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Evacuations from Afghanistan could resume 'in the near future' - Foreign Sec
2 September 2021, 23:07 | Updated: 3 September 2021, 00:29
Foreign Secretary Dominic Raab has said evacuations from Kabul airport may be able to resume "in the near future".
After discussions with Qatar about evacuations out of Kabul airport, Mr Raab told broadcasters: "I don't think we're yet able to say anything formal but that's looking like it may happen at some point in the near future."
Dominic Raab is currently at Qatar taking part in discussions on how to get remaining Brits and Afghan refugees out of Afghanistan.
While there, the Foreign Secretary announced that Martin Longden, the former deputy ambassador to the UK in Kabul, will head the UK's new mission to Afghanistan in Qatar.
Mr Raab tweeted: "I am pleased to announce that (Martin Longden) will temporarily head up our new Mission to Afghanistan in Doha, Qatar.
"Martin has extensive experience in the region and led the (Foreign Office) rapid deployment team at Kabul airport."
Dr Longden's previous roles also include being British ambassador to Lebanon and the UK special representative for Syria.
I am pleased to announce that @MlongdenUK will temporarily head up our new Mission to Afghanistan in Doha, Qatar. Martin has extensive experience in the region and led the @FCDOGovUK rapid deployment team at Kabul airport. pic.twitter.com/0KjZxluMZW— Dominic Raab (@DominicRaab) September 2, 2021
Speaking at a press conference in the country, Mr Raab said evacuating those left behind was his "immediate priority", and that "moderating" the actions of the Taliban in Afghanistan would require countries to work together.
"Now we need to get a wider buy-in, regional countries involved, and clearly there's a lot of countries with a direct stake about what happens in Afghanistan, as well as countries who will feel and be moved by the humanitarian risk and the plight," said Mr Raab.
"I think above all we need to put a grouping together that can exert the maximum moderating influence on what the Taliban does next, and we will certainly be judging them, yes on their words, but more importantly what they do to live up to the assurances they've made."
He said Qatar would be an "influential player" in preventing Afghanistan from being a "haven" for terrorists, staving off a humanitarian crisis, preserving regional stability and holding the Taliban to account to form a more inclusive government.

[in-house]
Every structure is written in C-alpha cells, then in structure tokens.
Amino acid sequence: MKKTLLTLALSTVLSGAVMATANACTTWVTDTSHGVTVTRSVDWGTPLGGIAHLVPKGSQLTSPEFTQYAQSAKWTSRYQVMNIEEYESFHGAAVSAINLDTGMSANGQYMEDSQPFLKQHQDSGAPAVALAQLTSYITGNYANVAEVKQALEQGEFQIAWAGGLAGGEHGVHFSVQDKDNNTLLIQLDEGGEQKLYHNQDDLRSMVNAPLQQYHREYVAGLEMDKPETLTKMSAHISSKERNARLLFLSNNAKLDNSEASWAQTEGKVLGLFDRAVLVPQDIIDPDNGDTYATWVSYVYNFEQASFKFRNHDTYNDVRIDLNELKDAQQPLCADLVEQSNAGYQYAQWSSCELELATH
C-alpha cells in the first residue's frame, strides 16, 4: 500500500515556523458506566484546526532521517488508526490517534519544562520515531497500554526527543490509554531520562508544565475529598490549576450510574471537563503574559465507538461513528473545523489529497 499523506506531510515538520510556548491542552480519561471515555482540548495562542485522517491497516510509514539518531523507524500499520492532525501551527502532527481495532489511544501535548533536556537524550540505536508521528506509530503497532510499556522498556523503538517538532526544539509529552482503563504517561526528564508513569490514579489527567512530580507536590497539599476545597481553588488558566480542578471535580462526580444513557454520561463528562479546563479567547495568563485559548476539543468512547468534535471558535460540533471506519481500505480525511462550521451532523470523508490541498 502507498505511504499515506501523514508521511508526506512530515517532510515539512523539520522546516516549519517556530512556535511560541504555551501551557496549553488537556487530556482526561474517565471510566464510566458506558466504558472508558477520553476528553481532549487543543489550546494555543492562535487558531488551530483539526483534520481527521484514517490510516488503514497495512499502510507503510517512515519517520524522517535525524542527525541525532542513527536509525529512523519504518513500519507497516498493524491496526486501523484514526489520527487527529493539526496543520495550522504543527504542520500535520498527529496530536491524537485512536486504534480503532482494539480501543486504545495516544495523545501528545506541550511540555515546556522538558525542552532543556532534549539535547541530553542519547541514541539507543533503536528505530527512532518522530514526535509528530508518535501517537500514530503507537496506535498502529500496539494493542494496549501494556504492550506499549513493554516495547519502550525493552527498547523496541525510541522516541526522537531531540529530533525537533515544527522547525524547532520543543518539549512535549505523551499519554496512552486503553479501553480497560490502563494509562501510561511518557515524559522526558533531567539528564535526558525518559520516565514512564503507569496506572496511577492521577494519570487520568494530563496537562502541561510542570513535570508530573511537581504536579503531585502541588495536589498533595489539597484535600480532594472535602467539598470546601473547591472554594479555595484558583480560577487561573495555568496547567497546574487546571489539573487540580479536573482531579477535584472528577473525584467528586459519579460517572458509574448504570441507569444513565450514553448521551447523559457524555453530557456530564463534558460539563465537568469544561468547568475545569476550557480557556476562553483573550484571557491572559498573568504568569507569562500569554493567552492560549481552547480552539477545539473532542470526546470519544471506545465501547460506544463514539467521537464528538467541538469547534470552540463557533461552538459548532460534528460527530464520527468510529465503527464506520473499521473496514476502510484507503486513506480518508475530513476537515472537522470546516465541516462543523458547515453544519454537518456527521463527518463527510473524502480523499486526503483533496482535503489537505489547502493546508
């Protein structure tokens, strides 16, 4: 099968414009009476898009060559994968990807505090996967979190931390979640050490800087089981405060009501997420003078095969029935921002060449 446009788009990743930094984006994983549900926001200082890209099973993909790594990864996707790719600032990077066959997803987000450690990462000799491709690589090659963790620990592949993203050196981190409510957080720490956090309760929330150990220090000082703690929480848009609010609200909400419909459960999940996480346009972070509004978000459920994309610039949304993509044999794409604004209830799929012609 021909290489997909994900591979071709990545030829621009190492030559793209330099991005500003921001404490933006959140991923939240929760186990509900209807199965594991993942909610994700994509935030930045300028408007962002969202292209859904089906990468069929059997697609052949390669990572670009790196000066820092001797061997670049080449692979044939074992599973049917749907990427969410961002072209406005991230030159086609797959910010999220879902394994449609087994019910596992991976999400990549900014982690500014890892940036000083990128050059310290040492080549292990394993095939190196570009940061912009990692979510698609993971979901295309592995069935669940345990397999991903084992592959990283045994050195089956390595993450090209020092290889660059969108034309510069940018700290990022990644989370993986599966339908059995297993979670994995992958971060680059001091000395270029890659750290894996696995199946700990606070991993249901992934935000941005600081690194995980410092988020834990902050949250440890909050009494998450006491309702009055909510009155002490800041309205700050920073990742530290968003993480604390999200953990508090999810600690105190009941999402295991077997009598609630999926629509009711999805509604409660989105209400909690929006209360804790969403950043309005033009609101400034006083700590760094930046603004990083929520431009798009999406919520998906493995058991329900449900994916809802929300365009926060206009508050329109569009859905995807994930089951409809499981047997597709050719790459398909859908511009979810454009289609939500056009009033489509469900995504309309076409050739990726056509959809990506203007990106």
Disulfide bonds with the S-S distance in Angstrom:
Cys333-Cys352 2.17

Mr Raab also reiterated that the UK will not recognise the Taliban as the official Afghan government, but that the UK would take part in "engagement and dialogue" with them and judge them by "what they do, not just what they say".
The government has fallen under heavy criticism in recent days over its handling of the crisis in Afghanistan.
A leaked document suggests that officials were warned the collapse of Kabul could happen sooner than thought, something the Government called "wrong and misleading".
Dominic Raab has also been under pressure to resign over the fact he was on holiday in Crete at the time the Taliban took control of Afghanistan's capital.
He has also been criticised for not knowing the exact number of Brits and Afghan refugees left behind after the UK evacuation finished.
Asked on Thursday why he did not have a clearer idea of the number, Prime Minister Boris Johnson told reporters: "When you look at the numbers that we've helped to come out - both in terms of the eligible persons, the EP group, and the Afghan repatriation and assistance programme - we've way exceeded the numbers we thought were eligible.
"So, your question is a really good one but the answer is there are some - and we care for them very much, we're thinking about them, we're doing everything we can to help - but the extent of the evacuation, the extraction that has already happened, was really amazing."